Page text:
In 1961 Yehudi Menuhin asked PGH to recommend somewhere in Greece for a holiday and she suggested Mykonos. At the same time that she was buying a house for herself on the hillside above Mykonos town she arranged for Menuhin to purchase one a short walk away on the Megali Ammos beach. It was owned by a Mrs Phouski who was keen to sell because she had a daughter who was about to marry. PGH chose it especially because it had a view towards Delos and could be renovated by local tradesmen, who created a house on five levels, a “nest on the hillside” as she called it.
Menuhin wrote in Unfinished Journey, “Mykonos architecture is like melted vanilla ice-cream; every year new coats of paint and plaster are applied, so that edges and right angles disappear beneath lovely bulbous curves. We have respected the simplicity of our little peasant house. Built of stone, the roof insulated with straw and seaweed between narrow beams (for wood is precious on the island), with a distinctive little chimney, it is cool, white, clean and totally unspoiled. For a few years it was an idyllic summer holiday hermitage where one wore one’s oldest clothes, swam in the empty sea, daily collected steaming loaves of black bread from the baker’s brushwood oven, and took evening walks in what Diana called our supermarket – our three terrces and the adjoining vineyard where grapes, figs, pomegranates, prickly pears, tomatoes and quinces grew, these last usually full of worms”.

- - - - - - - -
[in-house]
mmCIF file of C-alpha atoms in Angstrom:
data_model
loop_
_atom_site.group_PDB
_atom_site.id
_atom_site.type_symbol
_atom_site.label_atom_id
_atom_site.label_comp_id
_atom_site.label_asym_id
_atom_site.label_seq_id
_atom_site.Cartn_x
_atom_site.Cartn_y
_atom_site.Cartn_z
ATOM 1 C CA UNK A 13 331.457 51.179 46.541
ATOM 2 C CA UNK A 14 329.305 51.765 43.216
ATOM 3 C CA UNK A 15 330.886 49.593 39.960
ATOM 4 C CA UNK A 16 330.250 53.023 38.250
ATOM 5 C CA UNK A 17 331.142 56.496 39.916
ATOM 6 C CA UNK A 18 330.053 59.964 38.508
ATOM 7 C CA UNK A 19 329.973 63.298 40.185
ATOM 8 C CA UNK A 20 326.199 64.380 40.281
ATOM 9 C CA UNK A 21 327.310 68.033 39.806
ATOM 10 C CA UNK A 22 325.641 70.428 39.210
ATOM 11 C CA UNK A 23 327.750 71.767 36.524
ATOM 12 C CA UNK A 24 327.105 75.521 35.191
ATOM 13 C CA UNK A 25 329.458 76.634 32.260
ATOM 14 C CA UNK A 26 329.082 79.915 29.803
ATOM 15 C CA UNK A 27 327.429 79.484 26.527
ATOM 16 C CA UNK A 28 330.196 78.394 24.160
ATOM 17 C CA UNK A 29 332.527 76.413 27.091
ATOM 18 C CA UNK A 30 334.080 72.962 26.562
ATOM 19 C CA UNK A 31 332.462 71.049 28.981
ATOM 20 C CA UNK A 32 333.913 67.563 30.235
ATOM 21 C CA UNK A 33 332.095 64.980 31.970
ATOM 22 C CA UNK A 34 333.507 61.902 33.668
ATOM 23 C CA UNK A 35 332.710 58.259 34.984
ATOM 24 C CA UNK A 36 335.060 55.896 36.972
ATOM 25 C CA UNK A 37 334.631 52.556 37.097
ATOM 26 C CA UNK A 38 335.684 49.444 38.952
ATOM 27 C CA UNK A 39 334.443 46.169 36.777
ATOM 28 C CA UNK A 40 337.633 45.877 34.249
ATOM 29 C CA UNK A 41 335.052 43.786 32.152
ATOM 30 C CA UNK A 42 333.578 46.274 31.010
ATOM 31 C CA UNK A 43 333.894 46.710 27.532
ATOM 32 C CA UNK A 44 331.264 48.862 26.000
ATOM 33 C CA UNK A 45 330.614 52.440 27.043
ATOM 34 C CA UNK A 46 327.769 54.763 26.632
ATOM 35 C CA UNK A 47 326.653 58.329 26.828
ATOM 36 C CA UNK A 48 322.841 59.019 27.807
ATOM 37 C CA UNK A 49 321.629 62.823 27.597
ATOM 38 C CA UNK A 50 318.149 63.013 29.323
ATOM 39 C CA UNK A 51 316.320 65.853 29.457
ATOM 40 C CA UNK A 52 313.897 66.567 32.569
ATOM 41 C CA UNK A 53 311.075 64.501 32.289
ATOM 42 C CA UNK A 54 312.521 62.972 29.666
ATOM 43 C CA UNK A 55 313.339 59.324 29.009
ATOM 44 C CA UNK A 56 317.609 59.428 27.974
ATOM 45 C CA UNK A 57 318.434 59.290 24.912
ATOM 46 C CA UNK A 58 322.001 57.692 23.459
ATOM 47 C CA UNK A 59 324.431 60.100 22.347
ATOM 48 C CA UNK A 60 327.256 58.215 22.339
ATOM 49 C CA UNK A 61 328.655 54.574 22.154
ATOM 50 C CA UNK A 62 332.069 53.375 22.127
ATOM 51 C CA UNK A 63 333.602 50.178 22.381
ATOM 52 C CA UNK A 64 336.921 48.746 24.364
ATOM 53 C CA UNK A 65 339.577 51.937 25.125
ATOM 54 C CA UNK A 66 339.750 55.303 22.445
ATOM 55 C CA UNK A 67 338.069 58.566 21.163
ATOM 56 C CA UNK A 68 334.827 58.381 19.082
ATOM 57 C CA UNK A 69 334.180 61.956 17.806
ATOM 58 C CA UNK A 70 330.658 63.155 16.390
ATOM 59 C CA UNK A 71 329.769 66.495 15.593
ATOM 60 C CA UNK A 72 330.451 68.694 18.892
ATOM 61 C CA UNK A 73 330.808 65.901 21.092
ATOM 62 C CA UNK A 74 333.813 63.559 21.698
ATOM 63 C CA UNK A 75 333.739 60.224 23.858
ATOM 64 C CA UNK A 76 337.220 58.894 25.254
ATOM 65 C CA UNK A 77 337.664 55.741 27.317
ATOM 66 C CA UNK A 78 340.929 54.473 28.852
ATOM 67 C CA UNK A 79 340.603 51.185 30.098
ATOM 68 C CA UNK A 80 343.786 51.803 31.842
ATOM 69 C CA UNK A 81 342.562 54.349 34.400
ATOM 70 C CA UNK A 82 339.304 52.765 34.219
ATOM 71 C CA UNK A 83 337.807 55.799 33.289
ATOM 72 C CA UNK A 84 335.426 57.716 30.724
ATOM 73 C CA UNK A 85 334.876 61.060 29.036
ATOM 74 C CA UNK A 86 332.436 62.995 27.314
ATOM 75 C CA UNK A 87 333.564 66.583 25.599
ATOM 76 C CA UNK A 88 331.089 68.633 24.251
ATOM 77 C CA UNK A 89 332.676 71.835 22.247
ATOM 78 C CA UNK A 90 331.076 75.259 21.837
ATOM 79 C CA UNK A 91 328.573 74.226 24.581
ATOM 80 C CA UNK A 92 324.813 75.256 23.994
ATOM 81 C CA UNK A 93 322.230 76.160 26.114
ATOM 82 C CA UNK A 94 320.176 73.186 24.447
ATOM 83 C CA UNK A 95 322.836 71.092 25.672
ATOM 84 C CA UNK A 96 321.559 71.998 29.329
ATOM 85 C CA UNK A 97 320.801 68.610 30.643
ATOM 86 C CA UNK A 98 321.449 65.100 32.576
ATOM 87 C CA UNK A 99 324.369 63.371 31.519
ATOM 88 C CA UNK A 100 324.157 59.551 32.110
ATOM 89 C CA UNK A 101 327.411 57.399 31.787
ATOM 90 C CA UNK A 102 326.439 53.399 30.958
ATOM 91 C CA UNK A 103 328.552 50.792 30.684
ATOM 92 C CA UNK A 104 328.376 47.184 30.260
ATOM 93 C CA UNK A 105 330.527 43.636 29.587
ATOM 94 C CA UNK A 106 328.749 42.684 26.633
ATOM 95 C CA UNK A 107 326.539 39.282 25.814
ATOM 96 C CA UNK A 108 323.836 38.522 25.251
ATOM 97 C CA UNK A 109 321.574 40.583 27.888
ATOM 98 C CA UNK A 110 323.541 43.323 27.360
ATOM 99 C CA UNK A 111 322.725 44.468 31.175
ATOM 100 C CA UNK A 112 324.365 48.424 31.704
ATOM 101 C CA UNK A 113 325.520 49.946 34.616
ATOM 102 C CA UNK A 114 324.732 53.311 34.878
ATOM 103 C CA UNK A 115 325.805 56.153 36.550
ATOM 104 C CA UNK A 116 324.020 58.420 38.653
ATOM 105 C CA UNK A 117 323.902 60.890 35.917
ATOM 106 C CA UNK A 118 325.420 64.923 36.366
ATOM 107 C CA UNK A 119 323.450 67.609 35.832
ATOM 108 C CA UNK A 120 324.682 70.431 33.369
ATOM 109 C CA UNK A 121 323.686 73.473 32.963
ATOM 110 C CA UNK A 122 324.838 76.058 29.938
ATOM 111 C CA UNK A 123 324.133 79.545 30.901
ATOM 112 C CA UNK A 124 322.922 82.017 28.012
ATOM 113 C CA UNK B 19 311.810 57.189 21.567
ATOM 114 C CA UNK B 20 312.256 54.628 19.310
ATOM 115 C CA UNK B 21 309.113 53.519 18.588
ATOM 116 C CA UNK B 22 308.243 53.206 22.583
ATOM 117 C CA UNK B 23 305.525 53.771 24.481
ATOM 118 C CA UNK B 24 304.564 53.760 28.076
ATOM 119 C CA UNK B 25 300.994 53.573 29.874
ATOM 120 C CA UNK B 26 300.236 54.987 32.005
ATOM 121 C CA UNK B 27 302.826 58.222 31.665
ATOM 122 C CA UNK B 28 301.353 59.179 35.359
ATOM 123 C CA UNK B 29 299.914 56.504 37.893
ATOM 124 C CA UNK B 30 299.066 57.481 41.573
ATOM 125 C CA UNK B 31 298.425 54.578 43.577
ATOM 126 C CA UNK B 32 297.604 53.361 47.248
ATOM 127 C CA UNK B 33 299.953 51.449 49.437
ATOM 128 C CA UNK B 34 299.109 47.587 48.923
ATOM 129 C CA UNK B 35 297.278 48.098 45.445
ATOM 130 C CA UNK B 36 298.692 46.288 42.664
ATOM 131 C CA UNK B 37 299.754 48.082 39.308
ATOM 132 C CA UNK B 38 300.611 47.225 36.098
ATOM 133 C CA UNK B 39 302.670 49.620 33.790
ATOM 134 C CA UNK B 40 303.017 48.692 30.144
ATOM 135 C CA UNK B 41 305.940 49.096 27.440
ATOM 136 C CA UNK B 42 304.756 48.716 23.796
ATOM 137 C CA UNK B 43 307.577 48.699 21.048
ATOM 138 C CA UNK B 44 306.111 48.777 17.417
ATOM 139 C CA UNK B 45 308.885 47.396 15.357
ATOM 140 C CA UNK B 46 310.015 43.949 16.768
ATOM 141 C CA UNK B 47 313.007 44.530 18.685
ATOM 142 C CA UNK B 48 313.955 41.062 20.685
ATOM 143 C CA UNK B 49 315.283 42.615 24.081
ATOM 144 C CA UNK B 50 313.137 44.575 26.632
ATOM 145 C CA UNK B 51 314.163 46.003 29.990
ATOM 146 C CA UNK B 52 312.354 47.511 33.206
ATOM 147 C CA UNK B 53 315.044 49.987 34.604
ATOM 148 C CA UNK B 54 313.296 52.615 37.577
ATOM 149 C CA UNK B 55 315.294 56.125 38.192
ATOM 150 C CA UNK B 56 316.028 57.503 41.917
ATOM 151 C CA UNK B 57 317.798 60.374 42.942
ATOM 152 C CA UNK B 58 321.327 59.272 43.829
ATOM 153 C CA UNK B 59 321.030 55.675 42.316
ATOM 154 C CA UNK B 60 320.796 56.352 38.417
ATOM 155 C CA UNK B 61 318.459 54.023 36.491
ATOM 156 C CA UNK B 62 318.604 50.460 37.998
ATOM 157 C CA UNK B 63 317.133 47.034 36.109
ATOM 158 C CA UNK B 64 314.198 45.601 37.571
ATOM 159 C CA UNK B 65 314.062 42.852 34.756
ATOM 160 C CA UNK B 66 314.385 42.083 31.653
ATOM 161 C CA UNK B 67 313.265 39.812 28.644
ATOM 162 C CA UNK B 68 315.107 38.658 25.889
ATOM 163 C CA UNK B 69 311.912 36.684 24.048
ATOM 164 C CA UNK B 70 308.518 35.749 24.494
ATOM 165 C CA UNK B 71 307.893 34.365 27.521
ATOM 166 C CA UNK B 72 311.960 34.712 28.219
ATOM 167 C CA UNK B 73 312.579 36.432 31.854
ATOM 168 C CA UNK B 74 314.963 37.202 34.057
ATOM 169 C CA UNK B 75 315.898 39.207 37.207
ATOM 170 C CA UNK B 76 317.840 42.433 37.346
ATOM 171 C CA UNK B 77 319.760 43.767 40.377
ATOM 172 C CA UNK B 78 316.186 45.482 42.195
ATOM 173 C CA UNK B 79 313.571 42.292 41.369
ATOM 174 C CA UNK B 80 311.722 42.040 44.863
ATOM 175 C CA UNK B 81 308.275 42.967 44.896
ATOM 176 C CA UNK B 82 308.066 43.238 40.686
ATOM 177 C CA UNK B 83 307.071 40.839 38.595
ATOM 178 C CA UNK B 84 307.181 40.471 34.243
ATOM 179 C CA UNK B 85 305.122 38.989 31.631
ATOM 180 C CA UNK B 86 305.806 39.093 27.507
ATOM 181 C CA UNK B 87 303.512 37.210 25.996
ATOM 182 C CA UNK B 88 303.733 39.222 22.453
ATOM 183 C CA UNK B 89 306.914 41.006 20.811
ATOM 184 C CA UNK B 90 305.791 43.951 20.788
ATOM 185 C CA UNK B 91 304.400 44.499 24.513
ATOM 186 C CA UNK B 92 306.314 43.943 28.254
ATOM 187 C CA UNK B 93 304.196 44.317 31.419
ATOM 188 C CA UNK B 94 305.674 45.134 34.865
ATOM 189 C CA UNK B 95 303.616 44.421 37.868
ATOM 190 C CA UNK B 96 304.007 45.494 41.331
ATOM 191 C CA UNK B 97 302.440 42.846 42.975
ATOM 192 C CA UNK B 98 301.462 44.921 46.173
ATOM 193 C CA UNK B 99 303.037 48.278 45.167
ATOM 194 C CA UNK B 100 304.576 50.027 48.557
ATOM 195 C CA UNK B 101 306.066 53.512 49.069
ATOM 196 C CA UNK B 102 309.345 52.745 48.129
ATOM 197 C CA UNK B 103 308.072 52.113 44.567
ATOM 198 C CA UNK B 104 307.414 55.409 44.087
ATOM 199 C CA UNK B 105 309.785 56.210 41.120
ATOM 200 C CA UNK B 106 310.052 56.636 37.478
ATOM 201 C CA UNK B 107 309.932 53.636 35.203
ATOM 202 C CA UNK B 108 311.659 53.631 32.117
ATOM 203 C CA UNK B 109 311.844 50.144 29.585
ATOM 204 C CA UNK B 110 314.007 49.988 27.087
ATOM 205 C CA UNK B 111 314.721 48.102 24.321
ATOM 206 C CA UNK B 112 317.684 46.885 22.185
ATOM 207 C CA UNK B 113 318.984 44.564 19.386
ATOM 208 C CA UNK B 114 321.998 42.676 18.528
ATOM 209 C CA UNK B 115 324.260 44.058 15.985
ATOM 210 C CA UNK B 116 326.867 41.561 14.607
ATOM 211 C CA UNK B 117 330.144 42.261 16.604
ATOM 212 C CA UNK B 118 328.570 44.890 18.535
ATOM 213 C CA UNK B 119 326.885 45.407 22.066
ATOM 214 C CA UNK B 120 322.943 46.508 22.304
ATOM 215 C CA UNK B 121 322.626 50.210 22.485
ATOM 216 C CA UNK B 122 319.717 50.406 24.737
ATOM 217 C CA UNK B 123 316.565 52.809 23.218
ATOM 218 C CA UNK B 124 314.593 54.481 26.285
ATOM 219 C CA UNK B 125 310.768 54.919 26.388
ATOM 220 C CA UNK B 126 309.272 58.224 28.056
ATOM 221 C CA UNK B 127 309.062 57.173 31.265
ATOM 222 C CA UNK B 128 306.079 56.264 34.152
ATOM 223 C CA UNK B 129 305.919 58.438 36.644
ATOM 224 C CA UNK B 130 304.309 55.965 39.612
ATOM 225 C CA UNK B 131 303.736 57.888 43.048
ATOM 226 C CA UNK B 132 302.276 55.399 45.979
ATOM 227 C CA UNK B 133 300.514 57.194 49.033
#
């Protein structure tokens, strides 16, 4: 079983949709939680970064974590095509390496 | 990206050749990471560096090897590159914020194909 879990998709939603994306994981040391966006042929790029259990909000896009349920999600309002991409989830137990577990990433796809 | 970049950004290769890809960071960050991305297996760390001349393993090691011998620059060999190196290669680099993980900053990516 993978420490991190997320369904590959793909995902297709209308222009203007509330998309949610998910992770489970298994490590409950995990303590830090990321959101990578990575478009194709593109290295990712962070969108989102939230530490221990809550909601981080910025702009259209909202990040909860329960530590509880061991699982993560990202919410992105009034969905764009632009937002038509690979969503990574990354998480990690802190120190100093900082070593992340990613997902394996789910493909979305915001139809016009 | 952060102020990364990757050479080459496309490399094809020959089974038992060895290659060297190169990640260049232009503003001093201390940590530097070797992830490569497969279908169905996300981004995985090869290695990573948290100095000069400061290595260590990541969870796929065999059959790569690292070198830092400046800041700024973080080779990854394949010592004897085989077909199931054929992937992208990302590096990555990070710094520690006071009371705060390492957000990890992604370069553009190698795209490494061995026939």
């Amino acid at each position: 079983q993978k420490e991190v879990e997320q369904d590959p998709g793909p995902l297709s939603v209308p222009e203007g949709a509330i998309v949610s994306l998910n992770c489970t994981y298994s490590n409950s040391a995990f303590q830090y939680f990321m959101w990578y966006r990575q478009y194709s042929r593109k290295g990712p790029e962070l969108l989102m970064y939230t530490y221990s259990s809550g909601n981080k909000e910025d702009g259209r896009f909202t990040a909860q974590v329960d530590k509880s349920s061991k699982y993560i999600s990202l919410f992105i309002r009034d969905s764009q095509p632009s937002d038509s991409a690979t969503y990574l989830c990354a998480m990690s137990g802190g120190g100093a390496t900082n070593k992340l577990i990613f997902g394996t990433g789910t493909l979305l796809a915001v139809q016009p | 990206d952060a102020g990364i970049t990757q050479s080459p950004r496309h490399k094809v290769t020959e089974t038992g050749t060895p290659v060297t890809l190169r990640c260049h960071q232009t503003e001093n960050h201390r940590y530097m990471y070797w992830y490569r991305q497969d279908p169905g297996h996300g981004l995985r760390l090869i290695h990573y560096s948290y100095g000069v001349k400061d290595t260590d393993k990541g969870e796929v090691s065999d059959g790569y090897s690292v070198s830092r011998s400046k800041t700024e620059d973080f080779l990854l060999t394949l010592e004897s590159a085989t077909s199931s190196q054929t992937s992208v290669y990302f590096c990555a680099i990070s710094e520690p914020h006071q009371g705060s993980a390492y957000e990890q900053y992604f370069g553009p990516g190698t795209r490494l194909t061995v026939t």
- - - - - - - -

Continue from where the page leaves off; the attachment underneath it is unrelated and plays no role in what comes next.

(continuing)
Now, sixty years later, the house has been transformed into a hotel with the original structure still there. PGH would have approved the determination of the architect to use natural materials, just as she had in her own house: hand-brushed plaster on the exterior walls, stone floors, wooden pergolas and pebbles in outdoor areas. The new hotel won an architecture award in 2020 – see https://bigsee.eu/legacy-suites-and-the-garden-all-day-bar-mykonos/.